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  • Writer's pictureAlana

26. Gallup to Ramah, NM

May 9, 2024

Deserts are hard.


I systematically underestimated the deserts of the American Southwest, their sweltering days, freezing nights, punishing winds, and desolate expanses.


Today unleashed all of the above.


The proprietor of Sports World in Gallup, a quiet and generous soul named Todd, knew what was up long before I did and prepared me for it. I had stopped by his shop to get some supplies. He didn't have any snacks for sales, but instead gifted me with energy drinks, gels, and candies from his own stash.

What a mensch!


When I told him I was aiming to reach a remote B & B at mile 67, he advised that I set a more modest goal: a small Mormon town called Ramah at mile 44 (population 350 soaking wet).


"They're good people. They'll take care of you."


And it turned out they would need to. A piercing headwind focused on the sinus between my eyes, coupled with miles of steady climbing, made the going super slow. I also had to meet with my therapist for an hour, per the conditions of my leave from work. There was no way I would make 67 miles this day.


At around 6 pm, the temps took a nosedive and started to head south of freezing. I don't know how low my sleeping kit can go, and so I wanted to sleep inside.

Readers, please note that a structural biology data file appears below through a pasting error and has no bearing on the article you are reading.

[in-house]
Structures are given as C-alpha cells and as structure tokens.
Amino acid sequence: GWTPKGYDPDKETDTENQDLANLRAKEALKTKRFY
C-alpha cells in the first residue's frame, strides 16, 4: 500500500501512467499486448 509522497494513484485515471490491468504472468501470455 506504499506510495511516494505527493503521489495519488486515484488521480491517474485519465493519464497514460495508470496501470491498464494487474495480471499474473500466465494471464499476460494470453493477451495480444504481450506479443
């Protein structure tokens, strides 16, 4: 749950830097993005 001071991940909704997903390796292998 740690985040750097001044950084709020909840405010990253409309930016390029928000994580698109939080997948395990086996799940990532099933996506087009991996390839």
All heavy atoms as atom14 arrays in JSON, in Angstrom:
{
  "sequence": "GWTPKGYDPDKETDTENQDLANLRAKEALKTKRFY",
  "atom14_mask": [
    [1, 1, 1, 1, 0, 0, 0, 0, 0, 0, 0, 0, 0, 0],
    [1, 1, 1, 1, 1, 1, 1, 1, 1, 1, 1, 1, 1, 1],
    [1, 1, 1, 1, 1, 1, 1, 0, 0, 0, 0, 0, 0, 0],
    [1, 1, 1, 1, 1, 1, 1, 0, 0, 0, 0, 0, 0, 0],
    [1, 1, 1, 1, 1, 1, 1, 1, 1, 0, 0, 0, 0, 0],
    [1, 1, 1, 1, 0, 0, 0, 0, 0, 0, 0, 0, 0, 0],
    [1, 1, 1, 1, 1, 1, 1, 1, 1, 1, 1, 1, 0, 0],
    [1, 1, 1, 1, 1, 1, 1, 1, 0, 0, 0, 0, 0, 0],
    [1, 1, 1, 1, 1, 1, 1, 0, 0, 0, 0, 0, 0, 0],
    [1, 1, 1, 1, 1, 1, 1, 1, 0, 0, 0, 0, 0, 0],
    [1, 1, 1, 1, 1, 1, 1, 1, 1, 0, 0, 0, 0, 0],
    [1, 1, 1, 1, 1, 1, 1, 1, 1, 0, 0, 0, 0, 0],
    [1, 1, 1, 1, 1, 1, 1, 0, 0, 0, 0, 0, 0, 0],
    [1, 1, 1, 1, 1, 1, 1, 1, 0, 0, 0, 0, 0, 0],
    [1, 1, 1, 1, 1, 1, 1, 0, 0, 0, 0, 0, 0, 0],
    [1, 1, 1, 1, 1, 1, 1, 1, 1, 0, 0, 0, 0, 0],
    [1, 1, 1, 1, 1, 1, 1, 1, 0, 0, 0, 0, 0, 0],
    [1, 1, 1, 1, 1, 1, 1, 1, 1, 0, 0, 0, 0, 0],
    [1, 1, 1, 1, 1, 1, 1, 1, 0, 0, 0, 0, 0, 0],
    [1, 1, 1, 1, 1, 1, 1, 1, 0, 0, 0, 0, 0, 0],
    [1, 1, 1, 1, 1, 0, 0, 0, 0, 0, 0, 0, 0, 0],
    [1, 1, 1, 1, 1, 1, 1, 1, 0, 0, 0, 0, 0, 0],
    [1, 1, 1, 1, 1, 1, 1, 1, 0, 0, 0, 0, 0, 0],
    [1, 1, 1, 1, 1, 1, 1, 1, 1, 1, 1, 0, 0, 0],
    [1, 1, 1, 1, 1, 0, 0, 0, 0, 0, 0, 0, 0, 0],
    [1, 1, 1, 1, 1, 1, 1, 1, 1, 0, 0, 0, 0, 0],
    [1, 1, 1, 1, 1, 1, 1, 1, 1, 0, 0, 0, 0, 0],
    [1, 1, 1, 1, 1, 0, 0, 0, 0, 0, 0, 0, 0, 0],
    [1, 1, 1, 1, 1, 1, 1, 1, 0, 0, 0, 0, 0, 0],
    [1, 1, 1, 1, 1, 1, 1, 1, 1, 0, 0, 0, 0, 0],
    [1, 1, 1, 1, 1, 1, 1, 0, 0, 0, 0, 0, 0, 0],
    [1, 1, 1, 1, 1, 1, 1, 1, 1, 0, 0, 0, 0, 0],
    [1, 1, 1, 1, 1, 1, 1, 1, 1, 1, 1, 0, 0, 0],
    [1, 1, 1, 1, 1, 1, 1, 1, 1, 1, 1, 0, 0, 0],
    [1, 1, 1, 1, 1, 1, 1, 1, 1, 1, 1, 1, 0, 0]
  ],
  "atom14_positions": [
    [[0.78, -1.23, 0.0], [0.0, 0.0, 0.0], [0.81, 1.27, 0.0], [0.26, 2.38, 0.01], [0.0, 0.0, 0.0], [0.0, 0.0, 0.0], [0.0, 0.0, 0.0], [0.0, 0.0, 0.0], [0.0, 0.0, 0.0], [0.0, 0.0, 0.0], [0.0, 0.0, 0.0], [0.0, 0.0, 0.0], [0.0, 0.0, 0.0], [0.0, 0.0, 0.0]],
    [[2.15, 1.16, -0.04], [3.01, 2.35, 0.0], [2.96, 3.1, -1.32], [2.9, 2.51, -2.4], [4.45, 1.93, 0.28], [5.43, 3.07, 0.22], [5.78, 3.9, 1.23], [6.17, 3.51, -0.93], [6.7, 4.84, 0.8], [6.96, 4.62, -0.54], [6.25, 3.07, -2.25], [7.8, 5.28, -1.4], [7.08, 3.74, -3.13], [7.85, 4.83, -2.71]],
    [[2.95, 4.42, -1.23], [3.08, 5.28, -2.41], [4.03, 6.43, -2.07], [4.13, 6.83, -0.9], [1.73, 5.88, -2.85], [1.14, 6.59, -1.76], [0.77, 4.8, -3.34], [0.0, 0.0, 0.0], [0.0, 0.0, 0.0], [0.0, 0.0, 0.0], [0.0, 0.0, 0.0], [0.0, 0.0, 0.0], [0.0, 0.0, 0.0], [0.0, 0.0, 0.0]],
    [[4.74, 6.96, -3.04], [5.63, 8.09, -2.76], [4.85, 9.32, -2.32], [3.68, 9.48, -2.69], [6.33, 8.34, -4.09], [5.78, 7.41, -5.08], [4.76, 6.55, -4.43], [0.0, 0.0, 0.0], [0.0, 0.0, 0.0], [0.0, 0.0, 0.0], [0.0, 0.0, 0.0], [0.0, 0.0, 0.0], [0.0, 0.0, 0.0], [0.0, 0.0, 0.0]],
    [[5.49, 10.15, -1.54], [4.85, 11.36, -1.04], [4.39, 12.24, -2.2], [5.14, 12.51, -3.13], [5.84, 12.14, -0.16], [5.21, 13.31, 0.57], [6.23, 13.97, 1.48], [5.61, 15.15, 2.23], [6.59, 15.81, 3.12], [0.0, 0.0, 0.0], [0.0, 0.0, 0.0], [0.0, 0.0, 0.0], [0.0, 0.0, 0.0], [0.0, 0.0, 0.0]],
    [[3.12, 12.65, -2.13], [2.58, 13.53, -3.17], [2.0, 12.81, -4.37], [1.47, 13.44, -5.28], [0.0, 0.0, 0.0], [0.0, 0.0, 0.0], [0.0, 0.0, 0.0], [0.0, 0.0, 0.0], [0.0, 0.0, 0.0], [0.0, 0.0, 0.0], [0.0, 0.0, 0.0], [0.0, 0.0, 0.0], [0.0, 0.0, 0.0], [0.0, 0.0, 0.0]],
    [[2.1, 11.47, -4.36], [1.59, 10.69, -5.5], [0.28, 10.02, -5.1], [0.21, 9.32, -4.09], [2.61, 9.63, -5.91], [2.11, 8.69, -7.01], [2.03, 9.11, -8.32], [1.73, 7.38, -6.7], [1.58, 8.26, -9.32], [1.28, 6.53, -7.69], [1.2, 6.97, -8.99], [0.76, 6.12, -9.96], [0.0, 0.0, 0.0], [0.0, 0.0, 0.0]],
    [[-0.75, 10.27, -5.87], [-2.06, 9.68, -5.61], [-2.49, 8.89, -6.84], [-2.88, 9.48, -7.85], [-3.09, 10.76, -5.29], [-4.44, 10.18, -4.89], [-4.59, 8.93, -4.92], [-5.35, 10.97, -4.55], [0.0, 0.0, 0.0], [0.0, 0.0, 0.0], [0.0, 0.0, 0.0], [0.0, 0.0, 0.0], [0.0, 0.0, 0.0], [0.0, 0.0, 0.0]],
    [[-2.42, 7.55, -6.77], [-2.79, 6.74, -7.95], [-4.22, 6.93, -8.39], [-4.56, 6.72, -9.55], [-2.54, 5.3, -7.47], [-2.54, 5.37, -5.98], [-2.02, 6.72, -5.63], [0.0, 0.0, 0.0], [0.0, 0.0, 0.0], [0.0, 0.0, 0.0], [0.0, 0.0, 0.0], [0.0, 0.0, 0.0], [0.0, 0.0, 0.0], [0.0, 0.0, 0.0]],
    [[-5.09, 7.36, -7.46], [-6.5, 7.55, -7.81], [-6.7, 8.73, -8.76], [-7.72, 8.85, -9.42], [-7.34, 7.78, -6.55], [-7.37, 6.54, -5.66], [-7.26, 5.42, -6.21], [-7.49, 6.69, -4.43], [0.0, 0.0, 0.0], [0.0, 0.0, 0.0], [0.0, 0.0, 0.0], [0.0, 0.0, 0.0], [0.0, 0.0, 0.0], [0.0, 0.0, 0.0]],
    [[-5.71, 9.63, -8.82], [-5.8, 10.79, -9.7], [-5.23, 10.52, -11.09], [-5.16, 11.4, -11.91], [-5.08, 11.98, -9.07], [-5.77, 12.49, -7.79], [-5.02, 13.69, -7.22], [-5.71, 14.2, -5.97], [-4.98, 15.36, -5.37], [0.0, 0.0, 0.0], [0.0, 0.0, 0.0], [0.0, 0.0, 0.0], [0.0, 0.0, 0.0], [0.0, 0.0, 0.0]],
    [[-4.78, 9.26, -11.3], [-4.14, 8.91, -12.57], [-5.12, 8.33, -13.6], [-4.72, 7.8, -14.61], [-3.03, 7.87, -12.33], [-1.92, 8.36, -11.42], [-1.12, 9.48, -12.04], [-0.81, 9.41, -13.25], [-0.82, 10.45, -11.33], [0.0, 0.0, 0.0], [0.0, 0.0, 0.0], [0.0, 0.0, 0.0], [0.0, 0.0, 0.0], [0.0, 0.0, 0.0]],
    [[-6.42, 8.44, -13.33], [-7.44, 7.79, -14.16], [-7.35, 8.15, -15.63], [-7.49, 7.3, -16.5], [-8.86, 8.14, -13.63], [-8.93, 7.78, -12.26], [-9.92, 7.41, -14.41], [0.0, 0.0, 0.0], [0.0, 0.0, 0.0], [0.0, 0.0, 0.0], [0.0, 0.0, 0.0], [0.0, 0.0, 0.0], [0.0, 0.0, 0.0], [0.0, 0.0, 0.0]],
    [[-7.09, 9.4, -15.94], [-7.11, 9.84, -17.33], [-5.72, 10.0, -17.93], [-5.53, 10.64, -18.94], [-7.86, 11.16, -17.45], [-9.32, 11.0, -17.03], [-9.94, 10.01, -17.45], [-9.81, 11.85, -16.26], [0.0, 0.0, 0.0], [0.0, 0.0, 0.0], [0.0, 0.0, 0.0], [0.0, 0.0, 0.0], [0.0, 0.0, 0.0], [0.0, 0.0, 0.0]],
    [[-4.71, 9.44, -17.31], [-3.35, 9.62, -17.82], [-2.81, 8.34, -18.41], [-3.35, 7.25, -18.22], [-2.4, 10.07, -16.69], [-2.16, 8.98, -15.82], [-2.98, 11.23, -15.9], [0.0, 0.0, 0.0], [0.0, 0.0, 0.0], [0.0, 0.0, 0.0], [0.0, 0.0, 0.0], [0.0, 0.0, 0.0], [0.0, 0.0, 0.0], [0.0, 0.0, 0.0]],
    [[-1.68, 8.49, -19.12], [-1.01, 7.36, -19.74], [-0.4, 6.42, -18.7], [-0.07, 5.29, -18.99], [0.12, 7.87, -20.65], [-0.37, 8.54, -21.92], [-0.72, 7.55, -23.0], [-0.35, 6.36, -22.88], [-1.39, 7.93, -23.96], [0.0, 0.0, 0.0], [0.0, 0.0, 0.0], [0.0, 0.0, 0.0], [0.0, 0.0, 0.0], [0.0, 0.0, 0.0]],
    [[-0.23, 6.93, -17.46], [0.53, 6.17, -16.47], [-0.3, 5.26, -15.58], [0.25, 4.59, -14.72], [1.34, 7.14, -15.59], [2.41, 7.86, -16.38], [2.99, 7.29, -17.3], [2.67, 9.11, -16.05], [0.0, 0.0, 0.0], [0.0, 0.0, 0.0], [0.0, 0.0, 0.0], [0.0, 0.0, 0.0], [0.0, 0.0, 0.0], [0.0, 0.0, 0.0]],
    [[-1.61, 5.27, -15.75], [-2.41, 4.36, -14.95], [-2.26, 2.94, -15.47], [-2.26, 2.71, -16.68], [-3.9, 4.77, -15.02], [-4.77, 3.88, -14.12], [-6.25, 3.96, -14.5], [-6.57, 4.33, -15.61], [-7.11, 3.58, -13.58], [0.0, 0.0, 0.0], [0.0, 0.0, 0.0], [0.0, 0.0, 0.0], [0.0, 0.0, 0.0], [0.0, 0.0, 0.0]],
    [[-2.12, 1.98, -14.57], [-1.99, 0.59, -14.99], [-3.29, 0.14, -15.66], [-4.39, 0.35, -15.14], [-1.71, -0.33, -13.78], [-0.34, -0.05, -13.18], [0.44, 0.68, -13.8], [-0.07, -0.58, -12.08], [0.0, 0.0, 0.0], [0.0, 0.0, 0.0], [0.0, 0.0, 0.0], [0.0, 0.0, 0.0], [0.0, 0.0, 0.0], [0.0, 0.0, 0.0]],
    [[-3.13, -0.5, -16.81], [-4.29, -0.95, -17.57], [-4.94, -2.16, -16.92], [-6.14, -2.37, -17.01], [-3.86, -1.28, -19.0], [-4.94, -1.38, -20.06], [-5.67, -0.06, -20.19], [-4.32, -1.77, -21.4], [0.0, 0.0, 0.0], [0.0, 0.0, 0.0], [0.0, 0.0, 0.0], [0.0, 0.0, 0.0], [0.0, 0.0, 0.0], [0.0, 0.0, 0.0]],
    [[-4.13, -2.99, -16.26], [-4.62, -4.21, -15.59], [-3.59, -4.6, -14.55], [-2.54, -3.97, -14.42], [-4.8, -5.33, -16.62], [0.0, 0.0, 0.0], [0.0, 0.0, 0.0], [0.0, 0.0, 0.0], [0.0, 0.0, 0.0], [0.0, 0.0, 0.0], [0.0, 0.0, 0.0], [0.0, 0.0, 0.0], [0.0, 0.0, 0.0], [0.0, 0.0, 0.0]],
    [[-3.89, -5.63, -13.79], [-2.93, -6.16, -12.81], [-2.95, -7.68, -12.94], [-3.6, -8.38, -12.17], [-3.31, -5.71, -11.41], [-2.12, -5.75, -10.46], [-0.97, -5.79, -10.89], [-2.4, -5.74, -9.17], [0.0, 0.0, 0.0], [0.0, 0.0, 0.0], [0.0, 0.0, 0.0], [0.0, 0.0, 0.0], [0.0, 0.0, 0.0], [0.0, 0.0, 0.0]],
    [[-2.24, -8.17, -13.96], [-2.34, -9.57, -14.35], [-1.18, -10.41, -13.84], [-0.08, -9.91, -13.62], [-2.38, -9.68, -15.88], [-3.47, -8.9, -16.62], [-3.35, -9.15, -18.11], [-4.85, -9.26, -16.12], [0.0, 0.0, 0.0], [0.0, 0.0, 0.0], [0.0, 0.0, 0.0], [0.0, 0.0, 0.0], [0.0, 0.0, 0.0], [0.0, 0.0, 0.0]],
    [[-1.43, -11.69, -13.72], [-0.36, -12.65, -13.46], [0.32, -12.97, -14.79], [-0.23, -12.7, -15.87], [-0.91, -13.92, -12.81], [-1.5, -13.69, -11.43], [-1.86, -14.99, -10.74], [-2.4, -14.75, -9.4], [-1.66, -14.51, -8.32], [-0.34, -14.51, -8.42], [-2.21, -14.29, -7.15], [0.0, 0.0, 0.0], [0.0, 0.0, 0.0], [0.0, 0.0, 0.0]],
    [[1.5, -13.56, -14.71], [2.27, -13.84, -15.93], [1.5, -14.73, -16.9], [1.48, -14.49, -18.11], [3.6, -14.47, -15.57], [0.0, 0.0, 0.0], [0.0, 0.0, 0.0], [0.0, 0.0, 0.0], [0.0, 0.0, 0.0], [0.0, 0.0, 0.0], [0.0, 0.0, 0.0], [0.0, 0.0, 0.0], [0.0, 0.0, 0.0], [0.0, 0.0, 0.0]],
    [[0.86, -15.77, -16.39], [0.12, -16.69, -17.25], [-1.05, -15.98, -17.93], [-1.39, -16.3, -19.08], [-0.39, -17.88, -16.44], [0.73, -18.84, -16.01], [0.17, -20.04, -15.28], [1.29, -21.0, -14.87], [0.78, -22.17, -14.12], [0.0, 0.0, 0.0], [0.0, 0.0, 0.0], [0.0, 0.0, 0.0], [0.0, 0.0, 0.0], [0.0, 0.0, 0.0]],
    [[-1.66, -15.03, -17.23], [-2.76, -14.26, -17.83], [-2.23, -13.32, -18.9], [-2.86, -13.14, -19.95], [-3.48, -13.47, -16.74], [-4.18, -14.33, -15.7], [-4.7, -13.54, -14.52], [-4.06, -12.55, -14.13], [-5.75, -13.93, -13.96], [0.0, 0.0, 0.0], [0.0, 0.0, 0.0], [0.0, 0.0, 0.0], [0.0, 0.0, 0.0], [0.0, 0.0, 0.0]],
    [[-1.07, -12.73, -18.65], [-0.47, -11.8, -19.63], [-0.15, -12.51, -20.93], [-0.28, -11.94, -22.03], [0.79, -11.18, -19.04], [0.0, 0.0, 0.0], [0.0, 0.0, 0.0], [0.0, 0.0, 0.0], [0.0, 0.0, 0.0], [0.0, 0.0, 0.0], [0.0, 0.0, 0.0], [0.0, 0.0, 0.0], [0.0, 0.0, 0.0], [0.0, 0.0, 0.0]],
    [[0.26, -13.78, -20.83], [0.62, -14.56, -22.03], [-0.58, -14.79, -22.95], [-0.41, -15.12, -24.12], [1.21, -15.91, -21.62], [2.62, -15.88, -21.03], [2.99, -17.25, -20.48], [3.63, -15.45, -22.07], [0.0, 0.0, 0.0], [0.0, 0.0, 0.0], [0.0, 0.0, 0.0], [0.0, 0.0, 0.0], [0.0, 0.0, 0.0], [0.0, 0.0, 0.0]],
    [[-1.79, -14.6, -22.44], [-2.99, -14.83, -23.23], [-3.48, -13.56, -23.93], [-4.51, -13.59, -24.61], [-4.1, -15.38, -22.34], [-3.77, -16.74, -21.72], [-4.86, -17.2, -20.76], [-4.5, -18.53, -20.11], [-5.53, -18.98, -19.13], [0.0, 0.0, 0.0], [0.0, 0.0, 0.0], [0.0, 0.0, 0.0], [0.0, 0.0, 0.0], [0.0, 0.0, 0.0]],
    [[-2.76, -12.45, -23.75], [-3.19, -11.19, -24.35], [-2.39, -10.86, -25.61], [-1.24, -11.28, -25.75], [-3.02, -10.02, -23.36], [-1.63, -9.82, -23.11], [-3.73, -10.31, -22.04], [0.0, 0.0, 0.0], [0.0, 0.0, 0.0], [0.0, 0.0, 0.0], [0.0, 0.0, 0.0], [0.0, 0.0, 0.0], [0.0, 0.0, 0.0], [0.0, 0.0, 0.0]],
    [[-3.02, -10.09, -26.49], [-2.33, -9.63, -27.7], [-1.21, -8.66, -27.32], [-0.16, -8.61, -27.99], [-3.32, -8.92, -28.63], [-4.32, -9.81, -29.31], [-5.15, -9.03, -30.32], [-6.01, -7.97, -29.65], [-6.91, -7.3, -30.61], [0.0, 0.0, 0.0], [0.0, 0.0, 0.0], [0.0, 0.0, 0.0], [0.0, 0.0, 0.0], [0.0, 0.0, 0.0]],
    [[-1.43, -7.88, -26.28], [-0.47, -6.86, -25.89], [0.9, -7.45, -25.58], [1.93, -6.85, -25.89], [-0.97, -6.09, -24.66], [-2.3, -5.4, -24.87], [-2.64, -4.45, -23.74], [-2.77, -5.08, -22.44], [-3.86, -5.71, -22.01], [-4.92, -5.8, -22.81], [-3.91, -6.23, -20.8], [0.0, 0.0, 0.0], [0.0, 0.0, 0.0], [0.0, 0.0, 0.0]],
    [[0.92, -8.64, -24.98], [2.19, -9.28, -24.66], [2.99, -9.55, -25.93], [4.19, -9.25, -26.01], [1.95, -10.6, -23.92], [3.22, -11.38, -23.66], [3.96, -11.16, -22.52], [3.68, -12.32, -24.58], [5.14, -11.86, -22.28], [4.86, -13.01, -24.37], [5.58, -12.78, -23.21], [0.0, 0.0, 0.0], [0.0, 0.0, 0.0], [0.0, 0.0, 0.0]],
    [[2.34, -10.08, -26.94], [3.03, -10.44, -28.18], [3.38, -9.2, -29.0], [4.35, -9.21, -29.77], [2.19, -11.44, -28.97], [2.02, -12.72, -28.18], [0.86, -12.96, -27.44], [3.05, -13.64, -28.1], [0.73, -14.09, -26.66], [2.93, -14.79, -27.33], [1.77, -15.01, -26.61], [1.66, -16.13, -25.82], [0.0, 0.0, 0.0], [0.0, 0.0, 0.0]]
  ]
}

And so in Ramah, I stopped at the Stagecoach Cafe, a low-slung building untouched since the 1940s. To my surprise, the joint was hopping. At the center was a family with a whole lotta kids, at least one mom, and a fella with an impressively bushy beard sitting at the head of the table.


I overhead this father telling his children, "North Korea is the happiest country in the world. At least, that's what their government says."


The moral of this story? Don't trust the government.


I also overheard a woman at the table mention an AirBnB. I went online and sure enough, Ramah offers an AirBnB. I put in my request for it and waited.


After an hour, a burrito, and a milkshake, I hadn't heard back from the AirBnB people, and so I started to ask around the cafe. Its owner offered his camping trailer.


"It's a little dusty, but it has electricity," he said. I was stoked.


I chitchatted with some folks from Calico Rock, AR (I have met a surprising number of Arkansans on this trip) while the cafe closed up. In the meantime, the AirBnB folks got back to me. Rather than trouble the cafe owner to prep his trailer, I stayed at the AirBnB: a comfortable double-wide trailer tricked out with up-to-the-minute interior design details, including a huge claw-foot tub in which I went for a swim.


On my way to the AirBnB, a herd of at least a dozen deer greeted me from the roadside. Ramah is good people and good deer.


Distance: 44 miles that felt like 400

Climbing: 2.08 K feet

Totals: 1,268.3 miles, 47 K feet

Song: "Running Up That Hill" by Kate Bush


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